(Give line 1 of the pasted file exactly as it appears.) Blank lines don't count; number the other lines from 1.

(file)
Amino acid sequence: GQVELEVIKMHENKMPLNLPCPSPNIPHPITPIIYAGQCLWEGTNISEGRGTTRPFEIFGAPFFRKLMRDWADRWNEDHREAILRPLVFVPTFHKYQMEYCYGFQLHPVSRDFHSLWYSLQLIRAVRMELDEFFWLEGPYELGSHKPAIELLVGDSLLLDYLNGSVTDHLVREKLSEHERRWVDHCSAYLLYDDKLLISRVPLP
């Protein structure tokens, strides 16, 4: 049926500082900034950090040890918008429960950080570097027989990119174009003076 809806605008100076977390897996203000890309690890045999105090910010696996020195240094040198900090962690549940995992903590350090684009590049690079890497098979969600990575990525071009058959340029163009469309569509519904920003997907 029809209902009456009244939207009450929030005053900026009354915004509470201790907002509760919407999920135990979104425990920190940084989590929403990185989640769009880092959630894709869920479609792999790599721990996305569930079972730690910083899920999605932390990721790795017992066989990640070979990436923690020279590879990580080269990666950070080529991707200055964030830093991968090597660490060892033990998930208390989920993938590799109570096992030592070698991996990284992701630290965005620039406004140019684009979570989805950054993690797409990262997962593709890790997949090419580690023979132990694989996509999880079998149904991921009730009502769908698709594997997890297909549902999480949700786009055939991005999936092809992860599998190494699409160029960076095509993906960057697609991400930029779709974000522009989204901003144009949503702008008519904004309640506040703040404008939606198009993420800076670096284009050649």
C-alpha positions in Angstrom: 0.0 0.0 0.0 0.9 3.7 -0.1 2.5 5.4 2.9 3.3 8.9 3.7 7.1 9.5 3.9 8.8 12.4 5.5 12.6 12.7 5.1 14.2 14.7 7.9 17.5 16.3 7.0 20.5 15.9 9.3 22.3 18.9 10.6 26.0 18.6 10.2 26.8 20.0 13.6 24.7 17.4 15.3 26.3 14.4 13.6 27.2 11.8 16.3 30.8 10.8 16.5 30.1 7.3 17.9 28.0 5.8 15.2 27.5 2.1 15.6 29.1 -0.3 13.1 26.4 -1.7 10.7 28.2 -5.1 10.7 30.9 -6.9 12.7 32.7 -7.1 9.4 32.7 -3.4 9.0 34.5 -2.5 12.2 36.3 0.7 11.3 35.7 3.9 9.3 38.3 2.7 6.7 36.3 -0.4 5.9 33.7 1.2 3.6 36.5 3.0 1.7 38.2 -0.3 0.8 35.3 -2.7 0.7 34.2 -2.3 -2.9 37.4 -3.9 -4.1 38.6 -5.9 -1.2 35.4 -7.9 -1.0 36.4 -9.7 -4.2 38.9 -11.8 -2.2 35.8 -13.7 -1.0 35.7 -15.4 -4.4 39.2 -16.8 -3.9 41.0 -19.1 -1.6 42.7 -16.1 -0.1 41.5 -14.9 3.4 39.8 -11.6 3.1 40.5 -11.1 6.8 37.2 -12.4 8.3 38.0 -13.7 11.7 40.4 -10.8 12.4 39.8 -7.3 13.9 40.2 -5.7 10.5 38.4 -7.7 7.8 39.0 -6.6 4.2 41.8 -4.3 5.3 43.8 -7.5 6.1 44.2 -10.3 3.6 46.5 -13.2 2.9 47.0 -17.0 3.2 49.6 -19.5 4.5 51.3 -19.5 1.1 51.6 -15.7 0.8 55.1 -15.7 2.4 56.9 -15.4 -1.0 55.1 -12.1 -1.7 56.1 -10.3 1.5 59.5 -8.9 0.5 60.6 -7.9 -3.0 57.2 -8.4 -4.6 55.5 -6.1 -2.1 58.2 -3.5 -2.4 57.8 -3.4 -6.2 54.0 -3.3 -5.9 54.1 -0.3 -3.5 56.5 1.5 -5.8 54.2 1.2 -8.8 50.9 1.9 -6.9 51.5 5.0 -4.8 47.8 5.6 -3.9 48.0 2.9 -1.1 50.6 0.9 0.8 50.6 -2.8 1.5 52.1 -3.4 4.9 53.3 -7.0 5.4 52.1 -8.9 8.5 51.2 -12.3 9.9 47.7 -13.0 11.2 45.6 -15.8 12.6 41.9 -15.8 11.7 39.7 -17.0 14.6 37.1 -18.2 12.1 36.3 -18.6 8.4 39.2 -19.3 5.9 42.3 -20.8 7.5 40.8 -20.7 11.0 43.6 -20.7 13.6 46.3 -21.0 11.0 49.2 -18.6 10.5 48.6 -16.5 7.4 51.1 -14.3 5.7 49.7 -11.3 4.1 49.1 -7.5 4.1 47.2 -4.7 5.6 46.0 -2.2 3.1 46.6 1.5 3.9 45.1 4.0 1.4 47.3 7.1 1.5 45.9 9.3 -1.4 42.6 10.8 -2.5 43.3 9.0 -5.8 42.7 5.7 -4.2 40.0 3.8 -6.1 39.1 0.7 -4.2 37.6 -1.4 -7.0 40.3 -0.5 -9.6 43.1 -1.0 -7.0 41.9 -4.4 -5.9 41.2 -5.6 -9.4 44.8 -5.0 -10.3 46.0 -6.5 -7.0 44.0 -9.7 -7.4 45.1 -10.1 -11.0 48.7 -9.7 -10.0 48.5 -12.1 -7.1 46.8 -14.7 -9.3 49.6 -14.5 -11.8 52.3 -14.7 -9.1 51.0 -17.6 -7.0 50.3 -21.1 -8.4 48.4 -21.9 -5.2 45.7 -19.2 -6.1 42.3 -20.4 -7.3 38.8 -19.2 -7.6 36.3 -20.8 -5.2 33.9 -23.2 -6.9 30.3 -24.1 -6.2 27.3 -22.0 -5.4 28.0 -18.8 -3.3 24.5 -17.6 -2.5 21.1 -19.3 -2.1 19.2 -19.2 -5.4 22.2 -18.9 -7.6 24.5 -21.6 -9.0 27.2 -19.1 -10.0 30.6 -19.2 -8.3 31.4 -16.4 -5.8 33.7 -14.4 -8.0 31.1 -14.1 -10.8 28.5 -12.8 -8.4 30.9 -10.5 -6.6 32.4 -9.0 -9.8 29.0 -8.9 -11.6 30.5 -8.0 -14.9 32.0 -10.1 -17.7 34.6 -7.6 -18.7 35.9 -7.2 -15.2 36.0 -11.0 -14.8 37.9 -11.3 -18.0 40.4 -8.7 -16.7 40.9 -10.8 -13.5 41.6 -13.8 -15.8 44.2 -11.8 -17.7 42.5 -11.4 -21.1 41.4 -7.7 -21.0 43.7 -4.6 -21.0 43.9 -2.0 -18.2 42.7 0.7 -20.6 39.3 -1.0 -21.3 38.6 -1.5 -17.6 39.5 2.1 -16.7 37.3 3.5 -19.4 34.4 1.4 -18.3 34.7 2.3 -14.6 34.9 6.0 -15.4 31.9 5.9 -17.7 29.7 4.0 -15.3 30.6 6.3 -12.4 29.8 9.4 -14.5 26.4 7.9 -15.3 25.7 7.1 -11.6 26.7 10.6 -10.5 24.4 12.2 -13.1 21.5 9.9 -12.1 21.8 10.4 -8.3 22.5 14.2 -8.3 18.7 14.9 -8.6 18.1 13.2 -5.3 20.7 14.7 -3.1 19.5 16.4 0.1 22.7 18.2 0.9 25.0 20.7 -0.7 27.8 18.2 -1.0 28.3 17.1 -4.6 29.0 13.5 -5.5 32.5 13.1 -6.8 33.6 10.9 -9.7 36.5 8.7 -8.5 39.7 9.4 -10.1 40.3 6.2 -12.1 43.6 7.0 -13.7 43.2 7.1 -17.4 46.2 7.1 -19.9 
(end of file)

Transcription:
Amino acid sequence: GQVELEVIKMHENKMPLNLPCPSPNIPHPITPIIYAGQCLWEGTNISEGRGTTRPFEIFGAPFFRKLMRDWADRWNEDHREAILRPLVFVPTFHKYQMEYCYGFQLHPVSRDFHSLWYSLQLIRAVRMELDEFFWLEGPYELGSHKPAIELLVGDSLLLDYLNGSVTDHLVREKLSEHERRWVDHCSAYLLYDDKLLISRVPLP